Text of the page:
Wednesday, May 21, 2014

Milwaukee Gay/Lesbian Cable Network Videos Available Online

The UWM Libraries recently published the video archives of the Milwaukee Gay/Lesbian Cable Network (MGLCN), an important media collection relating to local LGBT history. MGLCN was a volunteer group that produced regular and special programming on gay and lesbian issues for Milwaukee’s public access channel from the mid-1980s to the early 1990s. Its most significant programs were Tri-Cable Tonight and New Tri-Cable. When the first episode of Tri-Cable Tonight aired on October 27, 1987, Milwaukee joined the ranks of only ten other cities in the United States with regular gay/lesbian programming. The 30-minute programs were produced monthly (with a few exceptions), and each show broadcast about three times a month on Warner Cable Channel 14. Programs combined in-studio news presentations, interviews, and discussions with on-location coverage of community events. Regular features included a discussion of homosexuality in history, guest editorials, legal advice, and film reviews. In addition to covering local news, the program covered events of statewide and national significance, such as the National March on Washington D.C. for Lesbian/Gay Rights on October 11, 1987; the Democratic National Convention in 1988; efforts by the Rawhide Boys Ranch to exempt itself from Wisconsin’s civil rights law; and the NAMES Project AIDS Memorial Quilt. The program concluded in December 1989. During its two-year run, Tri-Cable Tonight earned many awards, including first place in the 1989 Hometown USA Video competition, several MATA awards, and the Cream City Business Association’s President’s Award.

The New Tri-Cable consisted of moderated panel discussions on a specific issue. Topics included racism, homophobia, safer sex, serial killer Jeffrey Dahmer, and the AIDS Memorial Quilt. The program lasted from November 1990 through March/April of 1992 and consisted of 28 episodes. Both Tri-Cable Tonight and New Tri-Cable aired during a historical period marked by the AIDS crisis and rising political opposition from the Religious Right.

These programs can now be found online as the Milwaukee Gay/Lesbian Cable Network Programs. Digitization of the collection was supported by an endowment for the Archives and Special Collections established by Joseph R. Pabst and the Greater Milwaukee Foundation’s Johnson and Pabst LGBT Humanity Fund.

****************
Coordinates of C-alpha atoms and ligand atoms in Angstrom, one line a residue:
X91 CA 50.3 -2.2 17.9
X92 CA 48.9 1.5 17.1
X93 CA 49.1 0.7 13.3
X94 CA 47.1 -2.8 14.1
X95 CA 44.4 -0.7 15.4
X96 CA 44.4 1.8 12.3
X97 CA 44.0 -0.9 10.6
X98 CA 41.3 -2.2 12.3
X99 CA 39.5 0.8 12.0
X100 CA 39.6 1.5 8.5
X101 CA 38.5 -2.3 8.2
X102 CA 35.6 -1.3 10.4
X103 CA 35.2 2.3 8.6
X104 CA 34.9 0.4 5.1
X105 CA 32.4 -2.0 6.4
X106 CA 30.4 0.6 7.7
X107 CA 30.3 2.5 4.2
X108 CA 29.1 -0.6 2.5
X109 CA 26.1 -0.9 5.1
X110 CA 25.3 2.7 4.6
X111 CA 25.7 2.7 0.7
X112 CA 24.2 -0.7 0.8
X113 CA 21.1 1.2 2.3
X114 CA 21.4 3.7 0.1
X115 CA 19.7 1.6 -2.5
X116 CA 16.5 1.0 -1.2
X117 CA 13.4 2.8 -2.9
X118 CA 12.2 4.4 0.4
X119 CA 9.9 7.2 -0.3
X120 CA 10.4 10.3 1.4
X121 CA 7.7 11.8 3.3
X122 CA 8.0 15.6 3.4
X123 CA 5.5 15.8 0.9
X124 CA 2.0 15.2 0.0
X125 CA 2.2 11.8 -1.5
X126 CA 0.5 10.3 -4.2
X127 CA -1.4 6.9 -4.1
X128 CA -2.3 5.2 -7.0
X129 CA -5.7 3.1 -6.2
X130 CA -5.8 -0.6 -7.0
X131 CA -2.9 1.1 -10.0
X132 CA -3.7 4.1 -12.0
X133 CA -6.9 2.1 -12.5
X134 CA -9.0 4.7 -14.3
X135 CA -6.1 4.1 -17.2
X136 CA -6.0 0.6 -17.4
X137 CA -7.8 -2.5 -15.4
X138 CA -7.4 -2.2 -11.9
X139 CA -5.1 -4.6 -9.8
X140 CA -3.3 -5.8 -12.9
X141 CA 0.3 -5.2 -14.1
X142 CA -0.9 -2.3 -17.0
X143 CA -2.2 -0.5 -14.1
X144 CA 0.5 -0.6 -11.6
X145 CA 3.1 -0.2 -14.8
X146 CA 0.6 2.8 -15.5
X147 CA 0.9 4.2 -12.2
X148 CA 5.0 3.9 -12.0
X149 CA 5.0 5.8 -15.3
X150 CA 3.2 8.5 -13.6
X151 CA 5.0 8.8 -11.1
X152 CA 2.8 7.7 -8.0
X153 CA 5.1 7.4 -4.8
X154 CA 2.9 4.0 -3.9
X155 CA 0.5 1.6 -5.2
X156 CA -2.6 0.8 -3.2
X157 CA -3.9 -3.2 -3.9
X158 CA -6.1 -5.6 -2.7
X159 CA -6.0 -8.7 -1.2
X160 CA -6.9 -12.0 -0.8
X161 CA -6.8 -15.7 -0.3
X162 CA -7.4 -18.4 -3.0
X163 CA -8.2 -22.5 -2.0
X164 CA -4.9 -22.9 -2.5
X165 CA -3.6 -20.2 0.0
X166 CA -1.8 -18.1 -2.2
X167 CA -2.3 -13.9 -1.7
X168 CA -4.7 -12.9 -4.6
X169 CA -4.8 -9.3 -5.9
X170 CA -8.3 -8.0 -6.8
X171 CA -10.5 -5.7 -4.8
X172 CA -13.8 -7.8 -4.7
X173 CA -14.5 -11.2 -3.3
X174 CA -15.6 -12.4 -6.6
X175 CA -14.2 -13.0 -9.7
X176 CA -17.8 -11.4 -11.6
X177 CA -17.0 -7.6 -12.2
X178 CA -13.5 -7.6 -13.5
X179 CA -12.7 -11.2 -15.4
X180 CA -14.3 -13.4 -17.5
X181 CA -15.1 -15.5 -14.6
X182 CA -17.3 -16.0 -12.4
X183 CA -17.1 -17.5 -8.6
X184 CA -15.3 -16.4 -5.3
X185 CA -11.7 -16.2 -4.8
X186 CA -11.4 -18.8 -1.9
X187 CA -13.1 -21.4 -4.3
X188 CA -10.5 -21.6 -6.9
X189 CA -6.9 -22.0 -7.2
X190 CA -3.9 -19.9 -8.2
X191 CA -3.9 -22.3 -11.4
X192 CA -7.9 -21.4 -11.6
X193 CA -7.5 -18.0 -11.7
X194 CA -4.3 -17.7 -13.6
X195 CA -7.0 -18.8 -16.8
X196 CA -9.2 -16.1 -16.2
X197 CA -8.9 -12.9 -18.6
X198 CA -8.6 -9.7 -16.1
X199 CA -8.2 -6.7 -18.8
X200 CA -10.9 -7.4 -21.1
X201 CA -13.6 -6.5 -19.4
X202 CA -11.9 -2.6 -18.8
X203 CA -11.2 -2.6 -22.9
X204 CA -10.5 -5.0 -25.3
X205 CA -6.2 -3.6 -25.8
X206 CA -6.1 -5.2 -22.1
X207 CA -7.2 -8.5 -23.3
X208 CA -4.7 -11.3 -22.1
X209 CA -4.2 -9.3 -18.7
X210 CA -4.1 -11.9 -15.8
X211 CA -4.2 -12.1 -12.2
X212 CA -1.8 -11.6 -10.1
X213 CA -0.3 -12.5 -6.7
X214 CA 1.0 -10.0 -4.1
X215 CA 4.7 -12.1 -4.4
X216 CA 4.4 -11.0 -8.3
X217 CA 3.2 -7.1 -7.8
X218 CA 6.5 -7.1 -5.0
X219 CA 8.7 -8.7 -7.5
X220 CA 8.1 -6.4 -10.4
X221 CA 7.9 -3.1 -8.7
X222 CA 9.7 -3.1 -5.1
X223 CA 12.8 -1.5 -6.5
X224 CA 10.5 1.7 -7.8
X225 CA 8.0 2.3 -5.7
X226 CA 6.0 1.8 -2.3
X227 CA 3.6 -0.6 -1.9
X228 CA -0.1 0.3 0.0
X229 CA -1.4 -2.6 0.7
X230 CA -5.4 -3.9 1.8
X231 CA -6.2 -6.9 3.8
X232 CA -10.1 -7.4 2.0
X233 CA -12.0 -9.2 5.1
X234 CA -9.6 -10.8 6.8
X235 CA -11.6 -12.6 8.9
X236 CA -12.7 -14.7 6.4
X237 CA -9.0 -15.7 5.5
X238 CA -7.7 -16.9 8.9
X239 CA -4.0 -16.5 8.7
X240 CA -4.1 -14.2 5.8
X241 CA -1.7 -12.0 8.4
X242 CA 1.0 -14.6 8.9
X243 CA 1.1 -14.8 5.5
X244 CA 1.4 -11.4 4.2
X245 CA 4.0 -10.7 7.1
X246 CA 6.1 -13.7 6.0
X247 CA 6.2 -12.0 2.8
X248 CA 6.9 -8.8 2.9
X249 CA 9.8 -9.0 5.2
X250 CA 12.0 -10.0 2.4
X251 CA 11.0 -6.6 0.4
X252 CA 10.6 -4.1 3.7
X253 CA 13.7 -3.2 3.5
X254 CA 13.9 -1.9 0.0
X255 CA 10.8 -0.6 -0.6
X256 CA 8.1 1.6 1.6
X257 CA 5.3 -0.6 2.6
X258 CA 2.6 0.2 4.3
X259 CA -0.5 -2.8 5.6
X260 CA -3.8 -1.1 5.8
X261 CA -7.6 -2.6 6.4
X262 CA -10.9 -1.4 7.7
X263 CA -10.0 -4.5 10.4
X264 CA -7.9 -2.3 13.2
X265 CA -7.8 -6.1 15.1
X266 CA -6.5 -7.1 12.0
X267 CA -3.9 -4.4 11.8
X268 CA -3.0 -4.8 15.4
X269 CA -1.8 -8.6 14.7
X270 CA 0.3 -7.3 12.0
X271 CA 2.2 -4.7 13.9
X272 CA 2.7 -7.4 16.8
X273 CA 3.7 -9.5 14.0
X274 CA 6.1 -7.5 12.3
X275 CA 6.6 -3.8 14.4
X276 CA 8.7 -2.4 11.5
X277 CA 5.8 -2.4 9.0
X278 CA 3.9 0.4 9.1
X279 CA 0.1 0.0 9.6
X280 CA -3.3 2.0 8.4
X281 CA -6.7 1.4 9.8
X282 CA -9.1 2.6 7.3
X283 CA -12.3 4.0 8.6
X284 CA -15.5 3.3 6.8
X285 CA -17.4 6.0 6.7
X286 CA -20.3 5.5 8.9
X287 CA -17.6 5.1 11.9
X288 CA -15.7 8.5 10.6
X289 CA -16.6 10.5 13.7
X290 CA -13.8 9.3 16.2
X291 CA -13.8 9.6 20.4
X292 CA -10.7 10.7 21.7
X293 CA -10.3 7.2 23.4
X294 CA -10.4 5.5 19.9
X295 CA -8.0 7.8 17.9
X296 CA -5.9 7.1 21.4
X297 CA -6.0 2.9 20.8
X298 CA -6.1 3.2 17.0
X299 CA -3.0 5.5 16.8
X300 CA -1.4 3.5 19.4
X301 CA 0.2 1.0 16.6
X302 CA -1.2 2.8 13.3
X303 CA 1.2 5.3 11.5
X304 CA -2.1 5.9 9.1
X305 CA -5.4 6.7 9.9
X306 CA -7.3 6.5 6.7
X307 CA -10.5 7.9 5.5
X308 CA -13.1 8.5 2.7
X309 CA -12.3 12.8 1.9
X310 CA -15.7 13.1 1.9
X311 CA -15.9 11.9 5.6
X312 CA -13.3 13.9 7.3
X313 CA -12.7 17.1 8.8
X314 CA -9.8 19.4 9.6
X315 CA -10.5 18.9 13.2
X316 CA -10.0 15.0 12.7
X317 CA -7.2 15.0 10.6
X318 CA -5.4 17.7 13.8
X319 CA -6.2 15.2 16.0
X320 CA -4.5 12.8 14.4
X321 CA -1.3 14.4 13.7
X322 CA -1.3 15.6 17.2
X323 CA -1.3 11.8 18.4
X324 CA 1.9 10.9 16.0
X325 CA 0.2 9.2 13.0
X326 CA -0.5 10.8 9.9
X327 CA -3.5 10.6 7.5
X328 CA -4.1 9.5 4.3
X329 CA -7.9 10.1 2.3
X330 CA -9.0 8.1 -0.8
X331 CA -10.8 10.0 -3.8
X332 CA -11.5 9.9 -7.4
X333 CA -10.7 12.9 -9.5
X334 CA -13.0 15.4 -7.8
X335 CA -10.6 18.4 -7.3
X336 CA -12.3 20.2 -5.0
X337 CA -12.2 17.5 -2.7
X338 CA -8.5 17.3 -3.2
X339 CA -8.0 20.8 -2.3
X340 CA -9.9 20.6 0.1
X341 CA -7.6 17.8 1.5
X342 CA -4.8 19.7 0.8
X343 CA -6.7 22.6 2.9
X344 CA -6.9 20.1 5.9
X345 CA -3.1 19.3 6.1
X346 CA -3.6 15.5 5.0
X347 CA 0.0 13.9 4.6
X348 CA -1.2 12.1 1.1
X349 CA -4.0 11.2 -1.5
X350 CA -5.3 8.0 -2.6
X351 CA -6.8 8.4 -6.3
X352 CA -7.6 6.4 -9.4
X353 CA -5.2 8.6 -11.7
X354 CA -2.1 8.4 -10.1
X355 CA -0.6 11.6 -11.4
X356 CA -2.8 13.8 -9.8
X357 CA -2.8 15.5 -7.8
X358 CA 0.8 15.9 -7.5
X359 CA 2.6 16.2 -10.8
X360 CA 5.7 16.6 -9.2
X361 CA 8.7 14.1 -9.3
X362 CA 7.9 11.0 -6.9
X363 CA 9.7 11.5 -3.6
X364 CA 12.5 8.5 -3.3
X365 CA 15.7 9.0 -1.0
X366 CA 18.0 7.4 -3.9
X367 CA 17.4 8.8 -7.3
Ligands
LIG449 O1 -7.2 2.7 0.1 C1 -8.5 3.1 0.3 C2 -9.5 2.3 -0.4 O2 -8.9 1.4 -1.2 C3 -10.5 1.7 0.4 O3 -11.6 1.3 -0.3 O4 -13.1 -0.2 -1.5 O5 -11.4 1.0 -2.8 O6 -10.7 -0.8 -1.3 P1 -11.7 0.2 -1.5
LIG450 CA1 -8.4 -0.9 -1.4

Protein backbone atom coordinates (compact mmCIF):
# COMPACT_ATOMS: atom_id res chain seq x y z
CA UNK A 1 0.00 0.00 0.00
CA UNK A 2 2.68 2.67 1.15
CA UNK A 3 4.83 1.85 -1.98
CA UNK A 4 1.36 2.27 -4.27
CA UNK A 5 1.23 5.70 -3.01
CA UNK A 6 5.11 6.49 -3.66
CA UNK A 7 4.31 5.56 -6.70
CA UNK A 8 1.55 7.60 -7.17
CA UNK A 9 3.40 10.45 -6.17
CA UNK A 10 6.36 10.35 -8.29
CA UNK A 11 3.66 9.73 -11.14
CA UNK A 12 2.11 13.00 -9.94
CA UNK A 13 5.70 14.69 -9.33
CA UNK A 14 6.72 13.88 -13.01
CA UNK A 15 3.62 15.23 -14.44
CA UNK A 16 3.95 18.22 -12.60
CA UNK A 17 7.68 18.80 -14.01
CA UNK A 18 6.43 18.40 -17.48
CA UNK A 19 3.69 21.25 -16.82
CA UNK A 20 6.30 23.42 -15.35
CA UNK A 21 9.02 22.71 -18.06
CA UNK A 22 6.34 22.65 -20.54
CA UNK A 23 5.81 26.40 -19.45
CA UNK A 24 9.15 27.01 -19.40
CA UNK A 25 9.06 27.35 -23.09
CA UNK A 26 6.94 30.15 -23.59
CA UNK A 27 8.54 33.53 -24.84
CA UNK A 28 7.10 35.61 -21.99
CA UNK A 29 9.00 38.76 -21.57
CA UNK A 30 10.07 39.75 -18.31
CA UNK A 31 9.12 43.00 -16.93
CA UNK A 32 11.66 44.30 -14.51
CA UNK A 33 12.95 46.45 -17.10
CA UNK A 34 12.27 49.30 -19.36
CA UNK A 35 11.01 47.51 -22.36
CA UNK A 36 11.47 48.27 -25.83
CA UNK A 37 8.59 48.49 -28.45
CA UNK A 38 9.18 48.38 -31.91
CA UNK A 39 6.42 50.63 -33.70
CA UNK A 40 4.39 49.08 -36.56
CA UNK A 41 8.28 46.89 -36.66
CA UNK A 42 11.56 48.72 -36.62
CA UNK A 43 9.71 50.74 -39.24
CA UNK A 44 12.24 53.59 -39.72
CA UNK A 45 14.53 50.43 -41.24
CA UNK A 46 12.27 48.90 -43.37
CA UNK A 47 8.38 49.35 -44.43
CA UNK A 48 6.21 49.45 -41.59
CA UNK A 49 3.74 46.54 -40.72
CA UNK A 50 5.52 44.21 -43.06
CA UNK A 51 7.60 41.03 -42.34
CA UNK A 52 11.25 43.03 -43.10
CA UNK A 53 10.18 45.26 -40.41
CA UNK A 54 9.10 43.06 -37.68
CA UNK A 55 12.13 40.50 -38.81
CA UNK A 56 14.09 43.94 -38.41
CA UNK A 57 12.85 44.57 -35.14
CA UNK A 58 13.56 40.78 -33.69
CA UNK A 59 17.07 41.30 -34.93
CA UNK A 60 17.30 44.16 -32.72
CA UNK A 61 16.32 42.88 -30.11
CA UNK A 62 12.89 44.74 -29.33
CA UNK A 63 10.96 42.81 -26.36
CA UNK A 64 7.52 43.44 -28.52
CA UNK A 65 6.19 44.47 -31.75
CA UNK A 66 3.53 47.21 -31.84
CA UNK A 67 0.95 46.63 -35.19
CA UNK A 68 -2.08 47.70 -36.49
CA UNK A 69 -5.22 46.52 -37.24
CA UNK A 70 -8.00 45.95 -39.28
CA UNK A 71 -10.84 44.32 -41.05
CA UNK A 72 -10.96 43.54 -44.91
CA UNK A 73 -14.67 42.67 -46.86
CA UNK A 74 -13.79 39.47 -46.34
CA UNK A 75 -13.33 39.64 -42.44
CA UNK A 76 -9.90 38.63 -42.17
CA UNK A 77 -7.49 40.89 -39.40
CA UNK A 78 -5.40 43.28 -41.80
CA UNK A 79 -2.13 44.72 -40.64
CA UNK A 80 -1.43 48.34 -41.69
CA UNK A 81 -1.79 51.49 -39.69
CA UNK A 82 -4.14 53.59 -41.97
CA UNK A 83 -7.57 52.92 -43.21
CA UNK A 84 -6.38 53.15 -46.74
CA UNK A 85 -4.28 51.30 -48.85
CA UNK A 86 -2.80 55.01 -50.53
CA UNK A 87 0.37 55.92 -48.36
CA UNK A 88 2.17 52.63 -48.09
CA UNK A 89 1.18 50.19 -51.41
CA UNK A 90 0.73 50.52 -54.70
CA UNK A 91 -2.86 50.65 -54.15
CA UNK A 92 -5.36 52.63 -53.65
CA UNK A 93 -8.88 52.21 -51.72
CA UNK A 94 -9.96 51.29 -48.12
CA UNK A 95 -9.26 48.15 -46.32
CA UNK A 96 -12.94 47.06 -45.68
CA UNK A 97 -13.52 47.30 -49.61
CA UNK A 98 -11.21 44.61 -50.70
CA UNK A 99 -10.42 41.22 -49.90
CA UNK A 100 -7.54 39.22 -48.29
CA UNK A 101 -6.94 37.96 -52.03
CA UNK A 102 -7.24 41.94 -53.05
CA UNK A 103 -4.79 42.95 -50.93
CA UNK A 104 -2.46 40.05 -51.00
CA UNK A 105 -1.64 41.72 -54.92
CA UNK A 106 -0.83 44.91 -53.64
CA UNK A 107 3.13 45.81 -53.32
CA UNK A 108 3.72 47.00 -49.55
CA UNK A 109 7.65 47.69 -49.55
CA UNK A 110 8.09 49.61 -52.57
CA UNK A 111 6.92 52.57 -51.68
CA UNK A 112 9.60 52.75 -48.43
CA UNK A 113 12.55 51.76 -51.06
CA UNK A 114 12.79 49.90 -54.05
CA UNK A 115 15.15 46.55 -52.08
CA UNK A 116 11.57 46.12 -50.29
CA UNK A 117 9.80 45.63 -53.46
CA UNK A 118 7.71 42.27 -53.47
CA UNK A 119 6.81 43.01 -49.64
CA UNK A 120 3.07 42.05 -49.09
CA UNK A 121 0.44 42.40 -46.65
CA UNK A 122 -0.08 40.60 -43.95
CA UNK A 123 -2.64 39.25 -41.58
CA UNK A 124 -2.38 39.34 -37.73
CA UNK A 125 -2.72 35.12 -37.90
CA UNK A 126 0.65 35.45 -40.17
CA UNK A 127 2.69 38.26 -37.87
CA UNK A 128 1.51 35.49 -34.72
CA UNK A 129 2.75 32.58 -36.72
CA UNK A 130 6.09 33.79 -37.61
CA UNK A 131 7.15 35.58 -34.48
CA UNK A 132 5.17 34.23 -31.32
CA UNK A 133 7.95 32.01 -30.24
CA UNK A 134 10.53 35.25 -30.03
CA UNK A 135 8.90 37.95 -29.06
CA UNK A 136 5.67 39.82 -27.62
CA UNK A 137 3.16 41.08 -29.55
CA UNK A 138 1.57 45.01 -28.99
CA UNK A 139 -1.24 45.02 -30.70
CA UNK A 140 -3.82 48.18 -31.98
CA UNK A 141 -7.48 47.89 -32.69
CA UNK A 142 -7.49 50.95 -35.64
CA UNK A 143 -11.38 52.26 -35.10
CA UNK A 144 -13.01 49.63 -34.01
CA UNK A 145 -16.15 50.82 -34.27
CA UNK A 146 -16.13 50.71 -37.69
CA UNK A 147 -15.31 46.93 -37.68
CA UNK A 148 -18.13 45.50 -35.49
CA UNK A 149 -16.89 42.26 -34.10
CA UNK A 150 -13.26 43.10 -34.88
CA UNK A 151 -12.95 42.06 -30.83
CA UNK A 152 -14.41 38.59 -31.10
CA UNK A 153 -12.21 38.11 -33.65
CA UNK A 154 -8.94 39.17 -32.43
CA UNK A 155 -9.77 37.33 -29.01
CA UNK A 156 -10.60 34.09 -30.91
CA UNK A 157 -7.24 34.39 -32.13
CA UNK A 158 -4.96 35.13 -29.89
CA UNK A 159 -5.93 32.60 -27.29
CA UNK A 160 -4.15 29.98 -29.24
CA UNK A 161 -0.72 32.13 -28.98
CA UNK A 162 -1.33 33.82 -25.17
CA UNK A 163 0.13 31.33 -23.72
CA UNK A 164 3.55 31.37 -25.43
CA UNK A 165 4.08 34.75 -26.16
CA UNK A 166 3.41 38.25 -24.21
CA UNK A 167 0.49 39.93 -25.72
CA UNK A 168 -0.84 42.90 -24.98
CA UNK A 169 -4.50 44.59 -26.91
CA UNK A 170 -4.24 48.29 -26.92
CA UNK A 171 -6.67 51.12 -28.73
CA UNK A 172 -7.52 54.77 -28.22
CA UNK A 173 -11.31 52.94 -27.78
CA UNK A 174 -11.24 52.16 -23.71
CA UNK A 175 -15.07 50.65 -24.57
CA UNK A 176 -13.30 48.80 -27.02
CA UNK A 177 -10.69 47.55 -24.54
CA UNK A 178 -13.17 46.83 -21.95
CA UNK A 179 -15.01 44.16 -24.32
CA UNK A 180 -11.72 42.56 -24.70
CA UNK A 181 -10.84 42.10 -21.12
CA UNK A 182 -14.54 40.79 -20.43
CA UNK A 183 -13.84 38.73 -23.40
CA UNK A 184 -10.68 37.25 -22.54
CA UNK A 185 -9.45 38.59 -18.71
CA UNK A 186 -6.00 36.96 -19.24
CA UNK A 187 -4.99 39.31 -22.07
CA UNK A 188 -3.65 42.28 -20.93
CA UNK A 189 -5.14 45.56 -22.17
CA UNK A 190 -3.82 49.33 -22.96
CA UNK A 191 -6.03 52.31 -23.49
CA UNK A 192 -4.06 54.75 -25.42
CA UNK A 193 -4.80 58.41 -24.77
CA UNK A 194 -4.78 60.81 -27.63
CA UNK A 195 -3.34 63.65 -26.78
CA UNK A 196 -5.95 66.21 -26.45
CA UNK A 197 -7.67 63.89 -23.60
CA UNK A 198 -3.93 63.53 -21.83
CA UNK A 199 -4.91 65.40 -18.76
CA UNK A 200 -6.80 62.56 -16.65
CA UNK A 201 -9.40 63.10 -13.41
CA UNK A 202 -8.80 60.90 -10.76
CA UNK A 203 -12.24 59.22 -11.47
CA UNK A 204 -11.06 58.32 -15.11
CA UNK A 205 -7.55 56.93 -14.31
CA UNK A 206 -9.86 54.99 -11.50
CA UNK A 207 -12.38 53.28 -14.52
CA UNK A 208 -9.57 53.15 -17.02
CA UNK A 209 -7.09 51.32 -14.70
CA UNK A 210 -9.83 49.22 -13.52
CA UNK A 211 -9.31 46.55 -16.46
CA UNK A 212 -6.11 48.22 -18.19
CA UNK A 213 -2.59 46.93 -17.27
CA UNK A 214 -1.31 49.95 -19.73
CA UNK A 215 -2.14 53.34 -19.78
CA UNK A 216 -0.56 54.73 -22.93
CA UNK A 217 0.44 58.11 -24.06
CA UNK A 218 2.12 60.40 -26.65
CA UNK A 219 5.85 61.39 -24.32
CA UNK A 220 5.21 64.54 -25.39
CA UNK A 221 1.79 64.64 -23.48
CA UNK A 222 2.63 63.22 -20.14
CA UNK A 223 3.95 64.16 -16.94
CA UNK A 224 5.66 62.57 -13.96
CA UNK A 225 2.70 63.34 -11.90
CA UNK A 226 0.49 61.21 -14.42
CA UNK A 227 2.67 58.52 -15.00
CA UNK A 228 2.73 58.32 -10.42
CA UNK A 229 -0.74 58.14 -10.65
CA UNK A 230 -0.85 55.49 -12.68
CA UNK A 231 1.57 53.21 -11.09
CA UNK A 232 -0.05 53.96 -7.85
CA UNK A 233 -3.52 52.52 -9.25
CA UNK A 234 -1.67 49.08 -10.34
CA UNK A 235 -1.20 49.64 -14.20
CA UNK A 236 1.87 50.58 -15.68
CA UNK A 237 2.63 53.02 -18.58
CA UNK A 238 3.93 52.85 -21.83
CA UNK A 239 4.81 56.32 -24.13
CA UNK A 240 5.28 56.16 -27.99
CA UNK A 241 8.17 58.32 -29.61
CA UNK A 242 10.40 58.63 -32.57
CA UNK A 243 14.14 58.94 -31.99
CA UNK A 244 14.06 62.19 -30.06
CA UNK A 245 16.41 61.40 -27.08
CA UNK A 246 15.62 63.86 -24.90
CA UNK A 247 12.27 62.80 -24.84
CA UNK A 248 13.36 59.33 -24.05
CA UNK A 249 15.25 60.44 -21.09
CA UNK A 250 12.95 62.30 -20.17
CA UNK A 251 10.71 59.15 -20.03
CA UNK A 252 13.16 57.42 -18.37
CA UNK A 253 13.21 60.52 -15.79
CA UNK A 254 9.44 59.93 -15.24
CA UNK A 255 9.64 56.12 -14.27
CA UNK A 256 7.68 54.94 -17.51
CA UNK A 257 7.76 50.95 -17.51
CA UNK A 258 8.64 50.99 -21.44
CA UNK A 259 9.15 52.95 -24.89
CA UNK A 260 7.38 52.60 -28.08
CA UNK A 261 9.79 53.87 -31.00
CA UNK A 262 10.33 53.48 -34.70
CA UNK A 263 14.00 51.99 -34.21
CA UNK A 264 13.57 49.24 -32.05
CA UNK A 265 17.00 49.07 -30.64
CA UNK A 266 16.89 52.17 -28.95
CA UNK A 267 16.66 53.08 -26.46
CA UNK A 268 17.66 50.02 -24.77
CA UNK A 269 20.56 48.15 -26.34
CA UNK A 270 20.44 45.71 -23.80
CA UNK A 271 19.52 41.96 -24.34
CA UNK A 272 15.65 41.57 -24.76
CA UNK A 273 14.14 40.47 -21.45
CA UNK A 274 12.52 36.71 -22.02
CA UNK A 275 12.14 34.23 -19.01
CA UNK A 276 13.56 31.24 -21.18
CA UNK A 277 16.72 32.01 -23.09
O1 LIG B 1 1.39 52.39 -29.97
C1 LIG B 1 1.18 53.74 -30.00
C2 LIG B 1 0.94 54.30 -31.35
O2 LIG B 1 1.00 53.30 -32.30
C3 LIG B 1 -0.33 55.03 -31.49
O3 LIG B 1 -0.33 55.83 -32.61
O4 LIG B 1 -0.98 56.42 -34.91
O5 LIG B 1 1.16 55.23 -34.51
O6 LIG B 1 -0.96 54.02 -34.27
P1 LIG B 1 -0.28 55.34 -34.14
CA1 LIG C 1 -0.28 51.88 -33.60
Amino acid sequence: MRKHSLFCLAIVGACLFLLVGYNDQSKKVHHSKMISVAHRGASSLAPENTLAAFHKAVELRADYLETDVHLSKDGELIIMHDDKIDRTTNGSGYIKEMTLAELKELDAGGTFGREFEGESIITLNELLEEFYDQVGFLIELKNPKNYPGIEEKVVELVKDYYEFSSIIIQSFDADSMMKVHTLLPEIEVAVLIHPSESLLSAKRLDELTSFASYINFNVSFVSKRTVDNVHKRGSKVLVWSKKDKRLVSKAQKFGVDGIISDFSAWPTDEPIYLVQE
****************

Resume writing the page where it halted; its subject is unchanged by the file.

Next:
-Emma Cobb

Friday, May 16, 2014

The Canons of Kosciuszko Park

The Roman Kwasniewski photograph collection includes many photographs of the Tadeusz Kosciuszko monument at Kosciuszko Park on Milwaukee’s south side. Most of the photographs were taken in the 1920s when the monument was located in its original location on the north side of the park. Those photographs all include two cannons flanking the mounted general. I frequently pass the park these days, and there are no cannons next to the monument anymore. Naturally I thought, “What happened to the cannons?”


While conducting research on a set of parade photographs that were taken around 1937, I found the key to the cannon mystery. Using the Google News database I found a Milwaukee Journal article from April 26, 1976. The article reported on a tribute the Old South Side was having for two of its famous monuments, that of Kosciuszko and another for Casimir Pulaski, two Polish heroes of the American Revolutionary War. The article quoted Kosciusko Park supervisor James Filut, who noted that the heavy cast iron cannons had been disassembled and melted down to supply armaments for the war effort in 1943.

It seems fitting that even as late as World War II, the spirit of Kosciuszko was still fighting for the United States when the cannons were melted.